Engine cranks but won't start

Error codes are P0421, P0455, and P0443.

Not car savvy but my understanding is it’s a cat/air flow issue. Just need advice and maybe a general idea for repair cost.

Well the good news is we know your car is at least a 1996…

What would be really nice if you included the year make model sub model engine transmission type and FWD RWD 4WD/AWD so we have a clue as to what you are driving…

The repair cost may vary a little bit depending on if you are driving a Ferrari or a Corolla…


The codes indicate there’s a problem the the catalytic converter and an EVAP leak.

But none of this would prevent the engine from starting



The p0421 is saying the pre-cat and post-cat O2 sensor signals are not matching up as expected as the engine warms up from a cold start. That wouldn’t normally cause a cranks but won’t start, unless the cat is completely clogged. Your shop might be able to temporaily remove the pre-cat O2 sensor as an experiment. If the engine cranks and starts immediately , pretty good chance you’ll need to replace the cat.

The other two codes are indicating some sort of problem or problems in the evap system, and unrelated to the first code. The evap system is the part of the fuel system that contains the gasoline fumes so they don’t escape & pollute the air. That problem could cause a cranks but won’t start, if gas fumes were entering the engine during cranking making the mixture too rich. There’s a valve (purge valve) that’s supposed to be closed during cranking to prevent this, but maybe yours is stuck open. You might try holding the accel pedal all the way to the floor while cranking. If it starts then, pretty good chance your purge valve is stuck open. That could cause both of the last two codes. Evap problems are usually diagnosed by a visual inspection, then if nothing obvious is found the shop will do a smoke test, where they inject visible smoke into the evap system then look around for any smoke escaping.

For best help here btw, suggest to also include make/model/year/engine & trans configuration.

Best of luck.

To the basics anyway, spark or fuel. When you turn the key, do you hear the fuel pump start? It should run for a few seconds and then shut off unless the car starts. Checking for spark would be the next thing. If you can determine one or the other, that would help narrow the problem. After that more diffficult issues like timing or compression. An explanation of the circumstances of it not starting would be helpful.

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Cost—-In addition to above, cost will vary by location. Cats in California are more expensive. Independent exhaust/muffler shops usually less expensive than dealerships.
First cost is diagnosis ~$150-$200. If it will not start and is not drivable and you do not have towing covered by insurance, add cost of towing. Avoid chain stores such as Midas, Pep Boys, etc.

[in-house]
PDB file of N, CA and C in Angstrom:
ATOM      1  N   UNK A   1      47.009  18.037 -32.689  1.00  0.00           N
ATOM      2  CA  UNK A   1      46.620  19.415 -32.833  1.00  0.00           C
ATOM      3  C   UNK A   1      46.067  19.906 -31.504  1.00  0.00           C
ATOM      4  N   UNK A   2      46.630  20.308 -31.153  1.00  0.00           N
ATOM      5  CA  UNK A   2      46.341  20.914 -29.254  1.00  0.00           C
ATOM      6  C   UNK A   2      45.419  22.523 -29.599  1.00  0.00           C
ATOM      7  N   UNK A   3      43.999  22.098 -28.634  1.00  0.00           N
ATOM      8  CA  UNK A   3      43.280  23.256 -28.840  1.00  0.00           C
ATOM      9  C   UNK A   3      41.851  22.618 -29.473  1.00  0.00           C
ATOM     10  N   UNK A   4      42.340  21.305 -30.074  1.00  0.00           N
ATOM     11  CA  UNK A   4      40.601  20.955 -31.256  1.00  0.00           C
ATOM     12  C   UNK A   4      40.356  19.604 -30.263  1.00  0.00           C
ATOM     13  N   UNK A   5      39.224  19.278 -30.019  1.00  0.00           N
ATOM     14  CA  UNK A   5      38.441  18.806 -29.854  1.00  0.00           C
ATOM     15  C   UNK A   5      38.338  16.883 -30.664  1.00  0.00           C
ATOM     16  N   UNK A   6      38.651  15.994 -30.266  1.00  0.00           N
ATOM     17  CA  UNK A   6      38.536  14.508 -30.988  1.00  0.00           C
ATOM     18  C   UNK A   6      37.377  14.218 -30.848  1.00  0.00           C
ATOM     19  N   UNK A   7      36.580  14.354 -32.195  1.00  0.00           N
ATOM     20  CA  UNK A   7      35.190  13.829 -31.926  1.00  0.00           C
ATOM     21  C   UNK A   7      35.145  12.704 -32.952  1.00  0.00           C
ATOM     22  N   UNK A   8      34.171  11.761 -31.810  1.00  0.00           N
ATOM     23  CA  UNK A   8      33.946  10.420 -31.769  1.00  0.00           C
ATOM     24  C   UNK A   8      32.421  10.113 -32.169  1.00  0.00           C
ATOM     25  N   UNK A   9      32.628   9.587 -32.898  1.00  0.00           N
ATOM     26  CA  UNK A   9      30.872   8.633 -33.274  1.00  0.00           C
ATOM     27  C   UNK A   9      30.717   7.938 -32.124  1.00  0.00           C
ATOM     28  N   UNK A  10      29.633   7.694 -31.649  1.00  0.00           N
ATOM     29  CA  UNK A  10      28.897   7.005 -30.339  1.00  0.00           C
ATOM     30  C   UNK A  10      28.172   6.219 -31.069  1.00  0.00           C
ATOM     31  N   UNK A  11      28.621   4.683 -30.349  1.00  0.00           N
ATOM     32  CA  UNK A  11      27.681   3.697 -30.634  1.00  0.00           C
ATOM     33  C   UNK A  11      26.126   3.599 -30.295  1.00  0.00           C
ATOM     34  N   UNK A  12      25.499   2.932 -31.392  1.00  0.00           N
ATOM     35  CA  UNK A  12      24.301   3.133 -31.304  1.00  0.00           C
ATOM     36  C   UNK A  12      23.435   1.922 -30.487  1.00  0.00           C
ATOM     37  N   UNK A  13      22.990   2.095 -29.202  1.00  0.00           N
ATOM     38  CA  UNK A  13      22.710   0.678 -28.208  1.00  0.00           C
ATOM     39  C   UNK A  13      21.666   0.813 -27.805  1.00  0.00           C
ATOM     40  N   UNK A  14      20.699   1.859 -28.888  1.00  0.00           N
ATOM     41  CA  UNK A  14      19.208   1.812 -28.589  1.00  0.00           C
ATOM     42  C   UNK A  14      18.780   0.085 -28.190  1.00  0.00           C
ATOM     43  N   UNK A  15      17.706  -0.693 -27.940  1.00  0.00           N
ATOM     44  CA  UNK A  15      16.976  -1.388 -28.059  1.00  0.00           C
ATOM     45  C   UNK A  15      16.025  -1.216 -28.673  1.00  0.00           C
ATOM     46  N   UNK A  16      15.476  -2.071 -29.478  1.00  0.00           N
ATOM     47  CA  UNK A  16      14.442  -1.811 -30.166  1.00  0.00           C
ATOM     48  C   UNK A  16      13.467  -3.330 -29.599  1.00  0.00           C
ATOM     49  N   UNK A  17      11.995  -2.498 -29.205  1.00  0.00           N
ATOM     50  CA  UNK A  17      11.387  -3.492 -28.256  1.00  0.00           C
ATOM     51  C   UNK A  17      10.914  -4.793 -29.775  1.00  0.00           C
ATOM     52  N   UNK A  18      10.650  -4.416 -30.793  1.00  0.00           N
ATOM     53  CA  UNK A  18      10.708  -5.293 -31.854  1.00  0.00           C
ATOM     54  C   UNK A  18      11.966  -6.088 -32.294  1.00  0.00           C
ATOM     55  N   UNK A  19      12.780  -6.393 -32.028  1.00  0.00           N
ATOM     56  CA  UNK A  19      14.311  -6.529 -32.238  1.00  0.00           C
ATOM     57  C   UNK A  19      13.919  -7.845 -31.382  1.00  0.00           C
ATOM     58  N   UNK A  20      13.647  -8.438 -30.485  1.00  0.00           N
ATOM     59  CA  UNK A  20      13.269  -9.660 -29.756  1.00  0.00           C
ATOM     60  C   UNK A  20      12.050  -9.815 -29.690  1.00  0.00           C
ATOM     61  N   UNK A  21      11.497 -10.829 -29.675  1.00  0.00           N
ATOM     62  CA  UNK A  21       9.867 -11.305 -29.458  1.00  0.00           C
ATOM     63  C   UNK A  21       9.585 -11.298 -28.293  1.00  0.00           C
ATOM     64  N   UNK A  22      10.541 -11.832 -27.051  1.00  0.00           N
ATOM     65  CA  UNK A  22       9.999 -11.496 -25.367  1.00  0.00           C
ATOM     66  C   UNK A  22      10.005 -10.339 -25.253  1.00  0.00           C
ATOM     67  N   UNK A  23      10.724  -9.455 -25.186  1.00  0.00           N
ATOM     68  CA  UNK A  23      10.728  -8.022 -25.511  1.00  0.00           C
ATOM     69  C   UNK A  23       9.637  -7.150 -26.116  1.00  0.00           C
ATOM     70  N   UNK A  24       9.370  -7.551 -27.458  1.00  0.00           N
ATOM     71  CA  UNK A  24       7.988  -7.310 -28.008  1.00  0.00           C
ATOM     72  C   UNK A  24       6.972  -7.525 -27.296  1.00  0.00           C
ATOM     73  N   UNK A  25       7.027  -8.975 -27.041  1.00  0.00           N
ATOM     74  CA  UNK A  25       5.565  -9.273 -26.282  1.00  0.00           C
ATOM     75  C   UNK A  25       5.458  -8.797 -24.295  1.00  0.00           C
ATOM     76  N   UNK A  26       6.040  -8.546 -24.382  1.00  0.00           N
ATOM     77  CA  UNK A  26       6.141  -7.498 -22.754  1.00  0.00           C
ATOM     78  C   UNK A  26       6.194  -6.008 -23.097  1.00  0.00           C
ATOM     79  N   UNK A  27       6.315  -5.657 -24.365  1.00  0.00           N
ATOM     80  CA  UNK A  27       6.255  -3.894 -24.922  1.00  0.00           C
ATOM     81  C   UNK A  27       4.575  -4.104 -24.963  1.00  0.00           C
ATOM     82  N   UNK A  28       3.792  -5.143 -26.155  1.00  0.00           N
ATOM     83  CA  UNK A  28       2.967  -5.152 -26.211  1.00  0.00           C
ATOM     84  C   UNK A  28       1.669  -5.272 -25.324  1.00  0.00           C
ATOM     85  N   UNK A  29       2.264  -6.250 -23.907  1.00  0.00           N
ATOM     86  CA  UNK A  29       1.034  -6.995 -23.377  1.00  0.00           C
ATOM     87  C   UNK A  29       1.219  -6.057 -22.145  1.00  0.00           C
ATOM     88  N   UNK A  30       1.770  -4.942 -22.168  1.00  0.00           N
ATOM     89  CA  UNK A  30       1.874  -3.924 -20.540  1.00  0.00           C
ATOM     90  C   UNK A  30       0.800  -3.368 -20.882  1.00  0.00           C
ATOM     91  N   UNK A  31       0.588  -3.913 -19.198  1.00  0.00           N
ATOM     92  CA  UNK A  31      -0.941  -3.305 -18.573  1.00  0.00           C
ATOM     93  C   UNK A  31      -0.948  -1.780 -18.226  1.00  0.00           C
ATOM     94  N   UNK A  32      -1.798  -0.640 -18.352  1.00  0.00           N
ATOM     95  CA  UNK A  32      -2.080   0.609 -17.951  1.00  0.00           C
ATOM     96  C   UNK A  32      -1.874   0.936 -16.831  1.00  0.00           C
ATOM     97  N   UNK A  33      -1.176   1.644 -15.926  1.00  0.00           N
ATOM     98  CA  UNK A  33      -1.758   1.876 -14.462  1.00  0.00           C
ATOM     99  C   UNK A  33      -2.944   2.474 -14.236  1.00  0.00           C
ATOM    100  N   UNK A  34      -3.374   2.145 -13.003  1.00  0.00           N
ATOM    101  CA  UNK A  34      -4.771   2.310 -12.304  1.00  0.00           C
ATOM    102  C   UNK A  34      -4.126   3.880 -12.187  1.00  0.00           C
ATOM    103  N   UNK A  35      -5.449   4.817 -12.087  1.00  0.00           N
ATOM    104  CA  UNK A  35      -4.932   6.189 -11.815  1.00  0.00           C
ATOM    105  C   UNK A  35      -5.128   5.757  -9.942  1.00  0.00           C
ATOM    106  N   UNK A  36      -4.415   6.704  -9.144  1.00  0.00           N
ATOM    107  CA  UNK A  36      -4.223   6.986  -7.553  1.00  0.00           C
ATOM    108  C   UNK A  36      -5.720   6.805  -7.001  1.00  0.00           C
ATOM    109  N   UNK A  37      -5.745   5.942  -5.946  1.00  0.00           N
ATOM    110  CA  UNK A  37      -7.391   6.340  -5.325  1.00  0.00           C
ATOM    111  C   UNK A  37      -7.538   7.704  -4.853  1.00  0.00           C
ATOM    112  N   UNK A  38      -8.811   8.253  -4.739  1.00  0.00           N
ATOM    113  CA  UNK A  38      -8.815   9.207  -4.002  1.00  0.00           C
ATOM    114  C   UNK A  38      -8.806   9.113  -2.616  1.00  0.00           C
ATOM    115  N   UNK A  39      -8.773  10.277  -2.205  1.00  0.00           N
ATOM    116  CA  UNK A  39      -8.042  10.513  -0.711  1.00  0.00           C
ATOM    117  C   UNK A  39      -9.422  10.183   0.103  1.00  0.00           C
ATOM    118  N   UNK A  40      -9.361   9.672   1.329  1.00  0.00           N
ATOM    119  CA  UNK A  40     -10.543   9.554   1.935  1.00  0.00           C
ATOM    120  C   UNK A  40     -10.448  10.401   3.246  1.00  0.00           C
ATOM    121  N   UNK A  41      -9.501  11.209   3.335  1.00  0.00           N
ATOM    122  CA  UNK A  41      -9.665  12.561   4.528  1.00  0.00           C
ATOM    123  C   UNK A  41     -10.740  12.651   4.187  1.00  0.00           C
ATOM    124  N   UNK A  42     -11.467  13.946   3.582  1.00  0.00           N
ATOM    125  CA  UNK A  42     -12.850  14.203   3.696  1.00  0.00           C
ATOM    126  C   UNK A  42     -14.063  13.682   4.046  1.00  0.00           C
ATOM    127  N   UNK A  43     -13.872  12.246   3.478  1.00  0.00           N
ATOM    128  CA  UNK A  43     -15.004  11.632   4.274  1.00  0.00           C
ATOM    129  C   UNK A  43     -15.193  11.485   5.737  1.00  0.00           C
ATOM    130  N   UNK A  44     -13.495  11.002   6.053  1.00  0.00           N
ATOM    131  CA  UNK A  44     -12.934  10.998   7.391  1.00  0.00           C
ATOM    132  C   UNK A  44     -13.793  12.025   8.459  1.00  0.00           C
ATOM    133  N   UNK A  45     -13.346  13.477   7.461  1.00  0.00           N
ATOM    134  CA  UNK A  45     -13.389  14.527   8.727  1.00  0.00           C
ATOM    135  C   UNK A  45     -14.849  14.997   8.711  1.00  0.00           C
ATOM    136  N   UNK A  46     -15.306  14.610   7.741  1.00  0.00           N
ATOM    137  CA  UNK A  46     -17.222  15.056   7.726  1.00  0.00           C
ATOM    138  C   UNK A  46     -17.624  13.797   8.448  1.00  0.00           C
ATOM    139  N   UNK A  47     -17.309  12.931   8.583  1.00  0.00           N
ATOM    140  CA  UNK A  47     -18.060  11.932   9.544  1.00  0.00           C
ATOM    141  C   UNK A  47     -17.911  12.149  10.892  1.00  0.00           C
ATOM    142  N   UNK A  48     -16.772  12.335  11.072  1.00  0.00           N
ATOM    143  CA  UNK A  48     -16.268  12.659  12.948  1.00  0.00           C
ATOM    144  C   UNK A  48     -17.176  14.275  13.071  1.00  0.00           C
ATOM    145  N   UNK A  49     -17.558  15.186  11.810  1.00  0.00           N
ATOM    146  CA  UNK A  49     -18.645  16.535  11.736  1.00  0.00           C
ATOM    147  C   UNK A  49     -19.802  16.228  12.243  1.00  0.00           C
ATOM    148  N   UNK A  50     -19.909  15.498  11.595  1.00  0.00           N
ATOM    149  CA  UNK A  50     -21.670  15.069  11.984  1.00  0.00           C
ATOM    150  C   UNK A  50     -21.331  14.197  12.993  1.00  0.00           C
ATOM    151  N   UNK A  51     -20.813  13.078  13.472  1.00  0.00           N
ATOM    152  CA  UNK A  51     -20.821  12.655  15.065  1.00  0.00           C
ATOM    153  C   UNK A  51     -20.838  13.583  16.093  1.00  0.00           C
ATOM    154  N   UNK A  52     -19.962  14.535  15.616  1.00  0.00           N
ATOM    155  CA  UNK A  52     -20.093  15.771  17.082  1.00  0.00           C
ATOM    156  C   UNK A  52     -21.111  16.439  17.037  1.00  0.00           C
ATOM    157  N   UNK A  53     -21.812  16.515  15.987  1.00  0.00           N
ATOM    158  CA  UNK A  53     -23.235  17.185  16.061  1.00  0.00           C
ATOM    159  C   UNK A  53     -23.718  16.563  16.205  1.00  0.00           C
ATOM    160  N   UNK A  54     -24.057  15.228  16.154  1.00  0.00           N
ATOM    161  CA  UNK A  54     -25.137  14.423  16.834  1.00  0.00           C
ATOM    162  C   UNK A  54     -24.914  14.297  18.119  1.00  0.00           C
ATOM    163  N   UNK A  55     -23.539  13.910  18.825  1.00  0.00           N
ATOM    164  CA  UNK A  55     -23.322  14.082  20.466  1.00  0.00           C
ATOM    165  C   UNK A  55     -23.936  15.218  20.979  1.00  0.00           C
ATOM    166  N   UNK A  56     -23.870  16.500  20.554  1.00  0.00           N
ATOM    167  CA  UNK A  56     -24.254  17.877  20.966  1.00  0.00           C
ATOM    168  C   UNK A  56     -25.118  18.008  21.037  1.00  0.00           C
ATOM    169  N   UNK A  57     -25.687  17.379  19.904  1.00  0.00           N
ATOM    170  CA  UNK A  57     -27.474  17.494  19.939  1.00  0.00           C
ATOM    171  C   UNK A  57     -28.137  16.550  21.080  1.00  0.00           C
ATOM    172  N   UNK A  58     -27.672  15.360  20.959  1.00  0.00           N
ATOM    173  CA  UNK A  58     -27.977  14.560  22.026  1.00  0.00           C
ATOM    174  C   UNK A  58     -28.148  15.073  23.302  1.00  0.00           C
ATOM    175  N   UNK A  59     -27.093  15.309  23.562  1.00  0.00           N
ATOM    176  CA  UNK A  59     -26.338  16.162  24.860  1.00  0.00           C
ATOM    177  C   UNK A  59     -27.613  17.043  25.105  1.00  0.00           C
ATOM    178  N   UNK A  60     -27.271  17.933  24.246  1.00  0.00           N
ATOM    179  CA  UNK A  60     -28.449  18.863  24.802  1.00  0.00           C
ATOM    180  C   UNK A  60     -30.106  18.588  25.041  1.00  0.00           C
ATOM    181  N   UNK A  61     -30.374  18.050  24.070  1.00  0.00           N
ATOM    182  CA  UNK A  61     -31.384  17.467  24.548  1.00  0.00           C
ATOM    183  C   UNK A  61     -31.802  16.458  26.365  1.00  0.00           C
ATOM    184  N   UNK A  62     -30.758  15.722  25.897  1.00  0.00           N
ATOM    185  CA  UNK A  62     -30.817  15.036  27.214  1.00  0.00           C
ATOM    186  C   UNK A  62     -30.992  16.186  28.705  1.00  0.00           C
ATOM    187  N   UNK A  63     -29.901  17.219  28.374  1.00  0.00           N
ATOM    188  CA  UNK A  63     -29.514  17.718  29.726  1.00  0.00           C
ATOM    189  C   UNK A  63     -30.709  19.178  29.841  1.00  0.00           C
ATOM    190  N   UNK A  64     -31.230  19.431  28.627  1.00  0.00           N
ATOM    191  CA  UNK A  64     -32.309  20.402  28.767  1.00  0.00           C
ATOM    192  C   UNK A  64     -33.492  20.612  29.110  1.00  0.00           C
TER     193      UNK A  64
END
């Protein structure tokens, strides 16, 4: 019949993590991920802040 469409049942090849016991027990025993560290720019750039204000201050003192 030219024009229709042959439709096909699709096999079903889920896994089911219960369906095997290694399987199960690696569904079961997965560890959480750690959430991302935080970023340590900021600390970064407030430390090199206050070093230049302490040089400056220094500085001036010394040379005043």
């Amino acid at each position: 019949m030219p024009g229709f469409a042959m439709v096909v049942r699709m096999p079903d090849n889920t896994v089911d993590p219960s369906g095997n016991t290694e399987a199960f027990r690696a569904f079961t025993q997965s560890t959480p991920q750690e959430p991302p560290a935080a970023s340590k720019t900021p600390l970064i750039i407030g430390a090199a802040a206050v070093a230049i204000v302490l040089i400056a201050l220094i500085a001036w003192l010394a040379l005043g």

The good news, if applicable:
The Environmental Protection Agency mandates that automakers provide special warranties for emissions components, including catalytic converters. Under these warranties, major emissions components are covered for eight years or 80,000 miles, whichever happens first.

None of these fault codes are for a system that would keep the engine from starting. You’ll need to find a shop or friend with a little more mechanical ability.

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Sorry for the lack of info. Mazda 626 2001 don’t know much else. A pretty recent purchase. Got the same response from a mechanic that stopped by while we were waiting on a ride. He’ll be running diagnostics to figure out why it won’t start. Thank y’all for responding!

The engine may not start due to a bad crank sensor.

And if the mechanic is going to run diagnostics on the car, inform them the a bad crank sensor may not turn on the Check Engine light and set a code.


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I will just emphasize that twice I have been left high and dry from a bad crank sensor. Car running fine one minute and stalled on the interstate the next and no code. ‘‘Twas why I just pre-emptively had a new one put in this summer.

Crankshaft position sensor? Maybe, but I didn’t hear any mention of whether or not the engine even has proper compression. These cars were offered with a 4-cylinder and 6-cylinder engine, both of which use a timing belt. If it was never changed, I’d expect the timing belt to fail at around this age.

I’m pretty damn sure a mechanic can tell if the timing belt broke by the way the engine sounds while cranking over.



Exactly. I’ve only had one chain fail but the sound while cranking is evident. If you have a second person and you can see if the lifters are moving is another quick test.